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Book details
  • Genre:FICTION
  • SubGenre:Mystery & Detective / Women Sleuths
  • Language:English
  • Pages:256
  • eBook ISBN:9781098397524
  • Paperback ISBN:9781098397517

Invisible Sister

by Mary E. Wells

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Journalist Alexa Stephens discovers what might be a unknown Jane Austen manuscript. Even though she tries to keep it secret for now, word leaks out and all kinds of people try to get a piece of the action. 

Journalist Alexa Stephens is fascinated by the life of 19th century author and scholar Margaret Fuller. She finally convinces the publisher of the magazine she works for in Madison, Wisconsin to pay her expenses to research Fuller at an obscure museum in a small town in Massachusetts. While digging through old boxes she discovers what might be a long-lost and totally unheard-of manuscript by Jane Austen. Wells writes Austen-like prose and takes the reader back to the Bennet family after the time of "Pride and Prejudice." Controversy follows the discovery.
About the author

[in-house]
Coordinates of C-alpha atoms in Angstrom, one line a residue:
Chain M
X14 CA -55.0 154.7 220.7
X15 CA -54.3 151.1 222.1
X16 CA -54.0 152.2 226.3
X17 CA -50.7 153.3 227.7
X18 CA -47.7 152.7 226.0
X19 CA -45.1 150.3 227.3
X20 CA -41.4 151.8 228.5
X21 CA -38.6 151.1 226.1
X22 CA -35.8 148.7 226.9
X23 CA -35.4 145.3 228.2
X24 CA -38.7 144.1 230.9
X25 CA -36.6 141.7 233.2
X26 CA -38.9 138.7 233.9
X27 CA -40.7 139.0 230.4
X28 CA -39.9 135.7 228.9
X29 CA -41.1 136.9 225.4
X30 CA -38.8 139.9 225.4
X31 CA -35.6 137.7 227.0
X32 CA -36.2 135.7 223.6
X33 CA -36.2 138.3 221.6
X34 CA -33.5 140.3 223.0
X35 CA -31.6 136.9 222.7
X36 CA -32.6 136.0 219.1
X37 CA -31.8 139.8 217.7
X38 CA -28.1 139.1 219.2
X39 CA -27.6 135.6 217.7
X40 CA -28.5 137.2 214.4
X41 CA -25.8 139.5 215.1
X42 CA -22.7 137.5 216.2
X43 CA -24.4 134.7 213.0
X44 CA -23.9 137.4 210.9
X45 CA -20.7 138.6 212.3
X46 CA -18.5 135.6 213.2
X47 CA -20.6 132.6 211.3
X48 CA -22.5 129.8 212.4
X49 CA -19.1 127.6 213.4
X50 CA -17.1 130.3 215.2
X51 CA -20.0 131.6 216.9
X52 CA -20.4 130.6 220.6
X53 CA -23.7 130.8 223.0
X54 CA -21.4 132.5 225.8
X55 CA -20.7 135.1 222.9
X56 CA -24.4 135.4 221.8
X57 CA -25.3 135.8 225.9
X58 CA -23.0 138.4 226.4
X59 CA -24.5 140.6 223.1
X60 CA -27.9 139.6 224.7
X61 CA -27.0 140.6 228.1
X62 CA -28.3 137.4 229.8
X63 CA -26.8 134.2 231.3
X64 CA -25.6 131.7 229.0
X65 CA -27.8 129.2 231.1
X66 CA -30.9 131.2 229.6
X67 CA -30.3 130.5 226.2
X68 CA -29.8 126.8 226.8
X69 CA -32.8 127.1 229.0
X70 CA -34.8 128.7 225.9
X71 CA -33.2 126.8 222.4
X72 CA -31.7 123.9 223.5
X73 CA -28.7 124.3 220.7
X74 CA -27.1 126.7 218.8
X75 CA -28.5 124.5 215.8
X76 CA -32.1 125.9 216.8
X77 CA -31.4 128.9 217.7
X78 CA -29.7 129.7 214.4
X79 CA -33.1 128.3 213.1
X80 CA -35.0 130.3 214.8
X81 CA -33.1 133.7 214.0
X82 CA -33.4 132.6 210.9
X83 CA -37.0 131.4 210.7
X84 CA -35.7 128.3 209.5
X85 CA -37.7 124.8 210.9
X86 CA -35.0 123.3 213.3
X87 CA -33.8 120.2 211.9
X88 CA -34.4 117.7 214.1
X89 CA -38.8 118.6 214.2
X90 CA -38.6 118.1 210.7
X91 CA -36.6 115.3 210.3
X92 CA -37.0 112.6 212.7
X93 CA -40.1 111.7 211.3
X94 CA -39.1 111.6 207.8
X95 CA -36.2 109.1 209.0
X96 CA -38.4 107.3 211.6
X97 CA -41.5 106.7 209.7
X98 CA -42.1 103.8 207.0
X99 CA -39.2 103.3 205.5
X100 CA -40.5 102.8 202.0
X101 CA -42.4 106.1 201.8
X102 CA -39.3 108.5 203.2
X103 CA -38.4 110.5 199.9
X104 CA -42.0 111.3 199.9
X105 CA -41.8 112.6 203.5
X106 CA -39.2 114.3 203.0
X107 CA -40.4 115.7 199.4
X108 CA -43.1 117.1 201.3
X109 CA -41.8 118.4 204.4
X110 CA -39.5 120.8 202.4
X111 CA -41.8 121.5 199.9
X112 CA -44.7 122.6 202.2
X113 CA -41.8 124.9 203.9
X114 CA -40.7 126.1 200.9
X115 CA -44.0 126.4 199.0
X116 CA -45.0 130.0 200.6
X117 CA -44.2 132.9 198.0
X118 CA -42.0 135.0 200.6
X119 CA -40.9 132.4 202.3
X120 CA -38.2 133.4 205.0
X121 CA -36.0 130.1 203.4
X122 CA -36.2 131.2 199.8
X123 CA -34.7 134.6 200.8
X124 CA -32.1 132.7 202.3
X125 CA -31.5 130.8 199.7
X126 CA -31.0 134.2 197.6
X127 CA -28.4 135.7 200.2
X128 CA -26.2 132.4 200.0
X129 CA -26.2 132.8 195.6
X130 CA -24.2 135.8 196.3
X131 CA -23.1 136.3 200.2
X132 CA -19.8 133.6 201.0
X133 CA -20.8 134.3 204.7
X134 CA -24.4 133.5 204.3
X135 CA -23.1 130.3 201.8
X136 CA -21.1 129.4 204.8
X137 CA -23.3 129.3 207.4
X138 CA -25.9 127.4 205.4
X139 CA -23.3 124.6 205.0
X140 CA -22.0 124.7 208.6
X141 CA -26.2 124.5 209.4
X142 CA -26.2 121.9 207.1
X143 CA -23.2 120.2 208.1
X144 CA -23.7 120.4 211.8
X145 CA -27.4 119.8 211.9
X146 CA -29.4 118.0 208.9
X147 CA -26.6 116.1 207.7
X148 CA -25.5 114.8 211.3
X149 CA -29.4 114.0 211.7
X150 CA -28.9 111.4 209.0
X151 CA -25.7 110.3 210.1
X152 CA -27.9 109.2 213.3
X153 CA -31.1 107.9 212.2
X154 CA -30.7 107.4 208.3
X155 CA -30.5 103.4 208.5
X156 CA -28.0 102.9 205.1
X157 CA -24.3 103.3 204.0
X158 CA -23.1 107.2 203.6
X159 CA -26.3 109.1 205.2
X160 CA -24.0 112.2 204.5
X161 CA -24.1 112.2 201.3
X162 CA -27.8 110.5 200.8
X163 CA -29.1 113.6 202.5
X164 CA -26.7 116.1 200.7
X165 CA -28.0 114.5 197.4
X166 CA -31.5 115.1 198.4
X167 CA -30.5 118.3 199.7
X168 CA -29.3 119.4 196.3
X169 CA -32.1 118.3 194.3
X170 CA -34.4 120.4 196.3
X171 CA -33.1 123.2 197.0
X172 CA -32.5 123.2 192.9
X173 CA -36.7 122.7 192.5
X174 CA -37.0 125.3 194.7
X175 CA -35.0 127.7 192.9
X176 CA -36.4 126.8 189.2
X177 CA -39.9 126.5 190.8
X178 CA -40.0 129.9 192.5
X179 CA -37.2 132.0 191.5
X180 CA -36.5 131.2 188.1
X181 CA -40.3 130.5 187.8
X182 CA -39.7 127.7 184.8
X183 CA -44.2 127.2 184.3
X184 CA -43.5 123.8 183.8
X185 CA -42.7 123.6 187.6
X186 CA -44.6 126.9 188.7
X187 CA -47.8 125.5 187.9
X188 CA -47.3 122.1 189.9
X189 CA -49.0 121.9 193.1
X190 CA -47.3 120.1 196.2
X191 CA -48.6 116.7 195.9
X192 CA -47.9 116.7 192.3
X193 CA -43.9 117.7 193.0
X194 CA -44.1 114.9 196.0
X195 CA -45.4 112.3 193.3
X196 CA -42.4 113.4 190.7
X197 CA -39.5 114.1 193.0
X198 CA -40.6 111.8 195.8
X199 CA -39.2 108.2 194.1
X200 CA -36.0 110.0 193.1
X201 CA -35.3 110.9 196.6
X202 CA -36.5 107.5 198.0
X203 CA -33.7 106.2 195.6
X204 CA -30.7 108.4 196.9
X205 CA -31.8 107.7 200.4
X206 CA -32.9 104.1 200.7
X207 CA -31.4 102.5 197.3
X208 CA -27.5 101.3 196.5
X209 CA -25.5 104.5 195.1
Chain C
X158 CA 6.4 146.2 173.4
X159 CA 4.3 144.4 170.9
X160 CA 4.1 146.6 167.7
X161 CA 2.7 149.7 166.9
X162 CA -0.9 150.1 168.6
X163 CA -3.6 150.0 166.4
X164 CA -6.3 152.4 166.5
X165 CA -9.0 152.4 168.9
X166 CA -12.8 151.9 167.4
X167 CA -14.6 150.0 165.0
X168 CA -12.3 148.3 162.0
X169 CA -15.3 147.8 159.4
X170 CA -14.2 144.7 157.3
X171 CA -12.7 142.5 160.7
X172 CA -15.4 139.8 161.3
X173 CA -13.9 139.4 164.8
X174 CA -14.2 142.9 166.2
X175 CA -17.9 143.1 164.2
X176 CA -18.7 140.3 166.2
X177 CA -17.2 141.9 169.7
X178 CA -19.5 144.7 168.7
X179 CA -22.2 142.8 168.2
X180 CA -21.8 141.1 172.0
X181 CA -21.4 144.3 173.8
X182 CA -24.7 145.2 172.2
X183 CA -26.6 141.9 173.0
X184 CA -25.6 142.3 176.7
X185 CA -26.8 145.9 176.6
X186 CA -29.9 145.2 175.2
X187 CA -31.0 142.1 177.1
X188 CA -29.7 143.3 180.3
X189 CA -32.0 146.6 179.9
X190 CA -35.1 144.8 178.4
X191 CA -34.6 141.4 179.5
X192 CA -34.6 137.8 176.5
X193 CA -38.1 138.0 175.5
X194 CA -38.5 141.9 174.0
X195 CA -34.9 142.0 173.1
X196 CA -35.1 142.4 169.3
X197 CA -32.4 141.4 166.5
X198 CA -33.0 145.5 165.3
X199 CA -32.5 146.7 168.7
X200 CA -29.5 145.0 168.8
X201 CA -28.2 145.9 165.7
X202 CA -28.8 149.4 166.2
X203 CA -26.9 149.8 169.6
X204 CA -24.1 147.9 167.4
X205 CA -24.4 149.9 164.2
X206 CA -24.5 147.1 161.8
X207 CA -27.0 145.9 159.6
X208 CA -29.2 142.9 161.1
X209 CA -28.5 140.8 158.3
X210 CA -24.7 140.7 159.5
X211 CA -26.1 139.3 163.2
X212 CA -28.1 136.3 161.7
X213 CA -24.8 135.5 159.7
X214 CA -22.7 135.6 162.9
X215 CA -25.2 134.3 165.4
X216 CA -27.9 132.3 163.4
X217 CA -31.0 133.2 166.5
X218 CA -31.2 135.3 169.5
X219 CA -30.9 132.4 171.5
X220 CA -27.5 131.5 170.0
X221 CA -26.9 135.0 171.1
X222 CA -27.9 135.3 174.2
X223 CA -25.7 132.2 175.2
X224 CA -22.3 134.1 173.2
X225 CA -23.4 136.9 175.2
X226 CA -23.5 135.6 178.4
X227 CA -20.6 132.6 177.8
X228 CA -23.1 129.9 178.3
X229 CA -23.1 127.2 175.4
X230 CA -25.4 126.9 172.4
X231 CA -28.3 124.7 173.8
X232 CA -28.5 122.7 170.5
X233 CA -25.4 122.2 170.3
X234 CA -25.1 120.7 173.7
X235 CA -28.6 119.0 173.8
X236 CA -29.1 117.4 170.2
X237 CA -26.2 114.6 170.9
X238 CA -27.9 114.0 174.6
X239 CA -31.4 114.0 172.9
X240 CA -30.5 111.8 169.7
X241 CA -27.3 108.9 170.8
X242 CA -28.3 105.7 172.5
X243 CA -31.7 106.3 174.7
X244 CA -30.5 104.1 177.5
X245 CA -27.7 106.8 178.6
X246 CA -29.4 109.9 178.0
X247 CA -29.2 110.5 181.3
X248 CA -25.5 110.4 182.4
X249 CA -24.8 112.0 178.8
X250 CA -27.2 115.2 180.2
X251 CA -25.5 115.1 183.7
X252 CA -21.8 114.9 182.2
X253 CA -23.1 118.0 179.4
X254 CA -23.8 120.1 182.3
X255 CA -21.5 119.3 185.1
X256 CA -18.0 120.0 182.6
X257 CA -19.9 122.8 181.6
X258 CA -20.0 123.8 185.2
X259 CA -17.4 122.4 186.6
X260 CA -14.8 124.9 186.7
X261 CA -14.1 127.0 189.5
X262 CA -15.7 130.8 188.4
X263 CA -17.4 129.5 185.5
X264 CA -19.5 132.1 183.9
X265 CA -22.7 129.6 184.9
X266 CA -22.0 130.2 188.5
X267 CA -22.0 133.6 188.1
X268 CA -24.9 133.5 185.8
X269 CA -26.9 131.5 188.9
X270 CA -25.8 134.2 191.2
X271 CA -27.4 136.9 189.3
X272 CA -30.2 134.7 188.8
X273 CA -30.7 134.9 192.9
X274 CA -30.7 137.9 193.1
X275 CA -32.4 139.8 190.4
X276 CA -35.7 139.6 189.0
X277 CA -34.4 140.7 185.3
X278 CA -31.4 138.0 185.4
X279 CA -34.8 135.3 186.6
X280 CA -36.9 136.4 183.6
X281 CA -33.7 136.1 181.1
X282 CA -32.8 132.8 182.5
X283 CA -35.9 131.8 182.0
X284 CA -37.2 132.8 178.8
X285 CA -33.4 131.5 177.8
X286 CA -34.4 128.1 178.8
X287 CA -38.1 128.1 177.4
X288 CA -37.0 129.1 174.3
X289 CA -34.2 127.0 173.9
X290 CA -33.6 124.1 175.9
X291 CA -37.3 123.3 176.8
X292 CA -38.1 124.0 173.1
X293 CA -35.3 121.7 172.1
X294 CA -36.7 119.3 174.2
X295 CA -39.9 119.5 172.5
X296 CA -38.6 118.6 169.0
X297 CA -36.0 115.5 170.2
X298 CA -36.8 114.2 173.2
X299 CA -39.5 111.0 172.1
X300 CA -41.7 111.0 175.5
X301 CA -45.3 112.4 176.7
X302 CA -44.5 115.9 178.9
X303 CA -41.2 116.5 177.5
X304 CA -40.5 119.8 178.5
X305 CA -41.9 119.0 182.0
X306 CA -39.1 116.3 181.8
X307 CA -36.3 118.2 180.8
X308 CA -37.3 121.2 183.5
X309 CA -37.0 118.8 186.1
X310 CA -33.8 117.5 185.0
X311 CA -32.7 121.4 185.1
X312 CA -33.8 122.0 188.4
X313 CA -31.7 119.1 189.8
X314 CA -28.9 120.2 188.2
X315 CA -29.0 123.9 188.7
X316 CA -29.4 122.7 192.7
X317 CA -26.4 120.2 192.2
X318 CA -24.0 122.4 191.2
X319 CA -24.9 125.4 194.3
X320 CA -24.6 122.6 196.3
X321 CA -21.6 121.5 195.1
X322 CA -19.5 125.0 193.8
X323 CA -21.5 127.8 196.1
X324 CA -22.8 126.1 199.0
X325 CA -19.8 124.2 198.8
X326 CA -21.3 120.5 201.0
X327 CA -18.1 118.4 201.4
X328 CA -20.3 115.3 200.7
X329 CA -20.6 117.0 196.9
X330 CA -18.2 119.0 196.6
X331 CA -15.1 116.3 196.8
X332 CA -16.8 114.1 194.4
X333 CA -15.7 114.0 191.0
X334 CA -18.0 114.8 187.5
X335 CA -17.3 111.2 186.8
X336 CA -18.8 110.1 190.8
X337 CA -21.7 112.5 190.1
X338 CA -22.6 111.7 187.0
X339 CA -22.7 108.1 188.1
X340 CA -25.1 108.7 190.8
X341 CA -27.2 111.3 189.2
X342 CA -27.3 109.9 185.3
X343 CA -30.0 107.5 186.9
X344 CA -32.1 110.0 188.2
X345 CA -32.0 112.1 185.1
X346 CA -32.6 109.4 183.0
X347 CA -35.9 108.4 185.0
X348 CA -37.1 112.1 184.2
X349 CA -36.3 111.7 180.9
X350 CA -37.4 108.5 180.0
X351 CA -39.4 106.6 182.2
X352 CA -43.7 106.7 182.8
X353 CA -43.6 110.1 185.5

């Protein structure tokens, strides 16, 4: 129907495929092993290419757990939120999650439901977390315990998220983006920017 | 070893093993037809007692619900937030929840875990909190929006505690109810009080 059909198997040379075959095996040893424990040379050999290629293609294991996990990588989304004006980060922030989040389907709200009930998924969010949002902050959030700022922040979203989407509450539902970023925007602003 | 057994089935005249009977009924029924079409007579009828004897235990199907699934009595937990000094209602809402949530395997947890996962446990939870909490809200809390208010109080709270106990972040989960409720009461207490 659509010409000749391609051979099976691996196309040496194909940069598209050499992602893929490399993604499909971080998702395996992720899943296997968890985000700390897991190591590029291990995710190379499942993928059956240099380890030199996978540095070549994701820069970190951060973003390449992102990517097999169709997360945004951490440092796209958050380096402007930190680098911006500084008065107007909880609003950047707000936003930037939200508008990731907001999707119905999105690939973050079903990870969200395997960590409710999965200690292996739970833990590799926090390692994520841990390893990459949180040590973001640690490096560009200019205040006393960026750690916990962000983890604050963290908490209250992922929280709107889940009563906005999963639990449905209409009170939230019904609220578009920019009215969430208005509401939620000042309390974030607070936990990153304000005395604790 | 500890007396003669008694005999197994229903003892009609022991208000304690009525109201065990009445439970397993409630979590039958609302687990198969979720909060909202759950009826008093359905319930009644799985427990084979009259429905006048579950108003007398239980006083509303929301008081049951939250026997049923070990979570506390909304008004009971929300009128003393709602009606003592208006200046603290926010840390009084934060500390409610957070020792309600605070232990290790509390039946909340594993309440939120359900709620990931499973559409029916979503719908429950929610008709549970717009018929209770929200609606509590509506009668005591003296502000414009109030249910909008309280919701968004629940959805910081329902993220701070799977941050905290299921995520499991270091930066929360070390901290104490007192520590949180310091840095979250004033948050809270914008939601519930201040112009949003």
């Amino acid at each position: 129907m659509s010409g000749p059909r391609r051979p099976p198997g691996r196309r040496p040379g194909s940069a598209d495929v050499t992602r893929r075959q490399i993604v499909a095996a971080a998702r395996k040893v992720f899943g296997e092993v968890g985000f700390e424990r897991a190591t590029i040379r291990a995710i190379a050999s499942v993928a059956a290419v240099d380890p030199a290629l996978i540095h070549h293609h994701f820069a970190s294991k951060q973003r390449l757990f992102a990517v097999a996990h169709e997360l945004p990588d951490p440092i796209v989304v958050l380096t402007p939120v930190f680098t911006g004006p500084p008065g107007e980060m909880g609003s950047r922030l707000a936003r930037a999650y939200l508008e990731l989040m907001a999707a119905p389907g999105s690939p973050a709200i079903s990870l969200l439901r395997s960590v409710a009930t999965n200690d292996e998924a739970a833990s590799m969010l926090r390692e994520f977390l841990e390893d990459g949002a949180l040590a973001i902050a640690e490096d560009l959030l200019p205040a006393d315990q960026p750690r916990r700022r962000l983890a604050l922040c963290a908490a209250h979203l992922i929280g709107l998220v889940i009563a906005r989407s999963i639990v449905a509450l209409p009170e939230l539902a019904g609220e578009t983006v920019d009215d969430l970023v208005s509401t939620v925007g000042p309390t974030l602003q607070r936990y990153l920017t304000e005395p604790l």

Mary E. Wells is a graduate of the University of Wisconsin-Madison where she developed her writing skills in the tear gas-filled halls of the 1960s. Over the years, Mary was a real estate agent, an award-winning newspaper reporter and editor, a researcher for fundraising at the University of Washington (the other "UW"), an eBay entrepreneur, a used car dealer in the Ozarks, a purse designer, and a Photoshop artist. She used to joke that half of her jobs frequently appear on the list of "least trusted professions." She previously published a novel, "Insinguation" in 2006. Mary died in early 2020. Shortly before her death, she completed two manuscripts. She wrote "The Other Half of the Meaning of Life" as a witty and but also insightful feminine response to Daniel Klein's "Every Time I Find the Meaning of Life, They Change It." Her final books was "Invisible Sister", a novel that involved the discovery of a manuscript purported to be by Jane Austen, and, many years after her death, her brother's efforts to get it published. To make it believable, she wrote 60 pages of Austen-style prose. Both books were published posthumously by her brothers.